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As college basketball takes on a role in summer recruiting, the NCAA’s Dan Gavitt reflects on where the process is headed

Dan Gavitt says the college basketball recruiting game has changed over the years. NCAA Photos archive

The NCAA this year took unprecedented steps to become more engaged in summer men’s basketball recruiting. Acting on recommendations from the Commission on College Basketball, it worked with other scholastic sports organizations, including the National Federation of High School Associations, to help certify 48 scholastic basketball events in June, where college coaches for the first time could evaluate high school prospects playing with their prep teammates in the summer. A month later, the NCAA hosted its first camps ever for high school prospects — the NCAA College Basketball Academy — at four locations over a week in late July.

The moves were a step toward addressing concerns stemming from the FBI’s investigation into potential corruption in the game. After those camps, Jack Ford, host of Champion magazine’s “College Sports Insider” podcast, sat down with NCAA Senior Vice President of Basketball Dan Gavitt to discuss the summer of change. Here is an excerpt.

Jack Ford: Before we get to what’s being done now, talk about the evolution of recruiting over the last 30 years and what it became.

Dan Gavitt: It’s great history to bring into this discussion to kind of set the floor, because I think that is kind of when things really did start to change. The Five-Star camps, ABCD, those were the elite camps back in that time period when Patrick Ewing and Chris Mullin played, and Pearl Washington and all those guys there. Well, that’s also the time when Nike started to invest more heavily in college basketball and basketball in general, as well as their competitors, and they saw this as an opportunity in the summer to market their products and to provide more opportunity and experience for these players. Not just individuals, but teams, programs, AAU programs, grassroots, club teams. A lot of that is plenty good. I mean, those companies run good events.

JF: What were the concerns?

DG: The concern was that the July period of nonscholastic-certified events, we call them, these AAU and shoe company events, had become too influential, too important in the whole recruiting process. And, while some of them are great and well run and everything else, that some of the allegations in the FBI investigation actually took place (at events) in July in Las Vegas, in hotel rooms.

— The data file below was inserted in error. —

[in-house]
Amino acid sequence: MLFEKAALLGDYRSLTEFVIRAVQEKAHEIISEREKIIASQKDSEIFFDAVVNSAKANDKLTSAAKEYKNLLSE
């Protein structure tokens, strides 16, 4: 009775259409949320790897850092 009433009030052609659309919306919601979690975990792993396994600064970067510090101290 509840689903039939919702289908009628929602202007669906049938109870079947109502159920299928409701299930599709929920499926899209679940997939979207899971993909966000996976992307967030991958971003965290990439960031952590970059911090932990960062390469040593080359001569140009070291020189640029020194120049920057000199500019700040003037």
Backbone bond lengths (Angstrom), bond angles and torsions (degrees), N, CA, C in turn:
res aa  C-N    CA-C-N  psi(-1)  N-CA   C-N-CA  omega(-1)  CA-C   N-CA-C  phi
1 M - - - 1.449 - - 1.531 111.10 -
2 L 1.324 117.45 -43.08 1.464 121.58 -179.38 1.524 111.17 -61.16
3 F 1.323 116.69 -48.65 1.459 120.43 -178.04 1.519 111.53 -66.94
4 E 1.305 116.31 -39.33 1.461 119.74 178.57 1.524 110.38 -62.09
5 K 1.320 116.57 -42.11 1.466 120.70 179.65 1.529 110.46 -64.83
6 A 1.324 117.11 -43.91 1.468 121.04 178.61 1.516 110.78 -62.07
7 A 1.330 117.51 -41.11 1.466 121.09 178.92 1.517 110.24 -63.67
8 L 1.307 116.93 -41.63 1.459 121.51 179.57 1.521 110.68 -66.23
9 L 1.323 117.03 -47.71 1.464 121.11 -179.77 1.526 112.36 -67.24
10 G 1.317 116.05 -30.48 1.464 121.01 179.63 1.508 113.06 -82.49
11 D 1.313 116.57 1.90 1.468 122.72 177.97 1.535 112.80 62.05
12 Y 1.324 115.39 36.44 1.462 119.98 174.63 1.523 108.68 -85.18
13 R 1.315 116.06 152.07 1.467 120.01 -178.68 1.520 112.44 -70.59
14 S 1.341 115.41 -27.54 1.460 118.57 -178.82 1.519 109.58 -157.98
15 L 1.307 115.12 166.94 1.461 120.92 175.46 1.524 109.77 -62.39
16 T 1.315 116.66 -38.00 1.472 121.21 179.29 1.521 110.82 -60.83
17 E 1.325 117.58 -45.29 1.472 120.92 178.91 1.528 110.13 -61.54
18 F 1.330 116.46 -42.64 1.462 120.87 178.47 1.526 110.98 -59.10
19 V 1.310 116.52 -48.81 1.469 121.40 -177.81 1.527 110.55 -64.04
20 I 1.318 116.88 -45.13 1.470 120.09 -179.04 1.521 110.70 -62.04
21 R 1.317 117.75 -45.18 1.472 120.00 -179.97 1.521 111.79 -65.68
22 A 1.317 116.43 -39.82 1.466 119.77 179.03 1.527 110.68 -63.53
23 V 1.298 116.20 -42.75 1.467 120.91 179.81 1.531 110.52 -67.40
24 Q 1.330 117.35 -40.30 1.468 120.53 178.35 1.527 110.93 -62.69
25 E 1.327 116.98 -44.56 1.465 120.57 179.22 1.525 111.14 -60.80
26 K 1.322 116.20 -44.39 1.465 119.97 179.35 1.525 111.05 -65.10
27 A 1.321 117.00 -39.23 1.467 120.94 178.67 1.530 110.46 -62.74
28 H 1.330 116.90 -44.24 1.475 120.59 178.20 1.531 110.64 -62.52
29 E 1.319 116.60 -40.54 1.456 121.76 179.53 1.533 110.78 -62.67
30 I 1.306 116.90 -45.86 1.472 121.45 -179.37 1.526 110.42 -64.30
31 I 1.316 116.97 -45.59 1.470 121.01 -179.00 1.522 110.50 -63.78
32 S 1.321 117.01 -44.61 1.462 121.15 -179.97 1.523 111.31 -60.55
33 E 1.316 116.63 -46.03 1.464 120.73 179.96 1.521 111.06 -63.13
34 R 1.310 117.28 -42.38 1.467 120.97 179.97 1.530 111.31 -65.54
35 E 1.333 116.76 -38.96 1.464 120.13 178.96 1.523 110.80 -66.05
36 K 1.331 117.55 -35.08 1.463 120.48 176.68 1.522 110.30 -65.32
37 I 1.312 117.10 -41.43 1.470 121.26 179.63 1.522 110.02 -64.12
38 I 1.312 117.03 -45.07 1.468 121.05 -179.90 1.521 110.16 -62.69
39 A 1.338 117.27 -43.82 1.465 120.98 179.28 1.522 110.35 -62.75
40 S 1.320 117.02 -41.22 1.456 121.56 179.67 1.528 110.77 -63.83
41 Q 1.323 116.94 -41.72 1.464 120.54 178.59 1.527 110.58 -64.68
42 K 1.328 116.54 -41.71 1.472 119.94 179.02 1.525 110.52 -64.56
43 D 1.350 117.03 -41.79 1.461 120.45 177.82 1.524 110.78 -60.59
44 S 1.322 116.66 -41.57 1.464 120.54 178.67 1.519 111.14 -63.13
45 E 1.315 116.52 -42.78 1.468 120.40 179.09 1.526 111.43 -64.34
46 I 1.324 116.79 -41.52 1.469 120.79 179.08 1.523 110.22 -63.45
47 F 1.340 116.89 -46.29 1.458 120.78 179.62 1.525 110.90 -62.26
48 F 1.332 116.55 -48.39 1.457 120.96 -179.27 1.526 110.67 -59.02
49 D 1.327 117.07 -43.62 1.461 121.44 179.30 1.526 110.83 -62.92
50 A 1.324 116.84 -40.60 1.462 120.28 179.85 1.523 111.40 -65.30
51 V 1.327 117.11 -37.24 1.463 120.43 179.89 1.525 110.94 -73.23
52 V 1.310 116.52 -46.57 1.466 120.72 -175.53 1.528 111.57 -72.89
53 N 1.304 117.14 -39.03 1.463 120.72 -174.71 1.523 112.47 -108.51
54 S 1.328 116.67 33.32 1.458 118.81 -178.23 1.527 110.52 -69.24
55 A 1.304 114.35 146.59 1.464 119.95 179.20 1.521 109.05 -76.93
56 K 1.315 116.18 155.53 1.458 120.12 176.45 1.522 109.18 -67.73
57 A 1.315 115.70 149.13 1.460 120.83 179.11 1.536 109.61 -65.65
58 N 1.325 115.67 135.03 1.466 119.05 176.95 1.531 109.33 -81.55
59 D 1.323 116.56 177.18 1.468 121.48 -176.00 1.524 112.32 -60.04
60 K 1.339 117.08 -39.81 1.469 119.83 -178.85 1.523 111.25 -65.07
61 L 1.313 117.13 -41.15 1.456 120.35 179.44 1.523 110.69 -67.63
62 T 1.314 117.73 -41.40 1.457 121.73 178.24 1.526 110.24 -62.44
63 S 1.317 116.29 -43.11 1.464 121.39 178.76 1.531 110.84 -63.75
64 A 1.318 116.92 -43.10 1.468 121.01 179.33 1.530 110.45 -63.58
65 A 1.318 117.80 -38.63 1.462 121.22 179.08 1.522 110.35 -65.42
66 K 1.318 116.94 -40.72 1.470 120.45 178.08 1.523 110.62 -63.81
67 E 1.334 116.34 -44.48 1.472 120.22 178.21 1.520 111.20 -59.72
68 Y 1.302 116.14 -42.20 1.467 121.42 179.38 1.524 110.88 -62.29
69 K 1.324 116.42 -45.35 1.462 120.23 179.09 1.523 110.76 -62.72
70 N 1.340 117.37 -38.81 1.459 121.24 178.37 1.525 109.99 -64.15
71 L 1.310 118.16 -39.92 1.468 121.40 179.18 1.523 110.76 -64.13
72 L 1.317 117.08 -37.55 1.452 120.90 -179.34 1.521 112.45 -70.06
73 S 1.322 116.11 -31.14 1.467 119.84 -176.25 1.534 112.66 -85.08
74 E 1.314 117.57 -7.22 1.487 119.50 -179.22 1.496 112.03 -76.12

JF: So as a consequence of these recommendations that came from the commission, one of the things that was created was these basketball academies. What is the purpose for these academies?

DG: There’s two reasons for the NCAA College Basketball Academy. One is that it’s an evaluation opportunity for Division I coaching staffs and for the high school process. It kind of got lost this year, that that was the only reason for this, and quite to the contrary, the commission was very clear in one of the recommendations that the NCAA should collaborate with USA Basketball, with the NBA, with the NBA Players Association, with the National Federation of State High School Associations and anyone else in the game to do things to help in this youth development area. And so there’s a whole educational side to the NCAA College Basketball Academies. There’s life skills programs that took place, run by the NCAA, but also run by the NBA and the players association; sessions on social media; sessions on college eligibility; professional opportunities as they may exist for some prospects, to give the prospects and their families direct information from all of us.

JF: What sort of reaction did you get from the participants?

DG: Very positive. The players, the parents, the coaches that worked with the commissioners, all very positive about the experience. If there was a challenge and some negativity around reporting around this, and even some reaction from coaches, it’s that the hope of having the best, most elite players in each class there didn’t materialize to the extent that some hoped.

JF: How does that sort of impact your plans, moving forward?

DG: There’s a lot of validity to it. We try to target the best players. We invited them. There were competing factors. USA Basketball had a junior national team mini-camp that went on at the same time, not by any grand design, just no opportunity to move the date. That’ll change in the future. There were other opportunities with club teams the players had, and then there were some programs that, we understand, were not encouraging players to attend for one reason or another. And so we need to figure out how we engage with prospects directly, with their grassroots and high school programs to encourage them to experience this.

JF: Were you satisfied with how it played out and equally satisfied with its potential in the future?

DG: In terms of establishing something, making sure it was a good experience for those involved, something to build off of, very, very satisfied. I think we need to be thinking forward and looking ahead, and not backward, as it relates to development and evaluation of young players and what their future may look like, whether it’s in college or professionally. Because just as we started this discussion, what happened decades ago when you and I were younger at Five-Star and ABCD, that doesn’t exist anymore. It’s something different now. And something different will be in place three to five years and 10 years from now. So how do we evolve all of this for the good of college basketball and the good of the players that play the game? It has to be different than it’s been in the past.

About Champion

Champion magazine goes behind the headlines and beyond the scoreboards to celebrate the unique connection between Americans and college sports. Champion is published by the NCAA.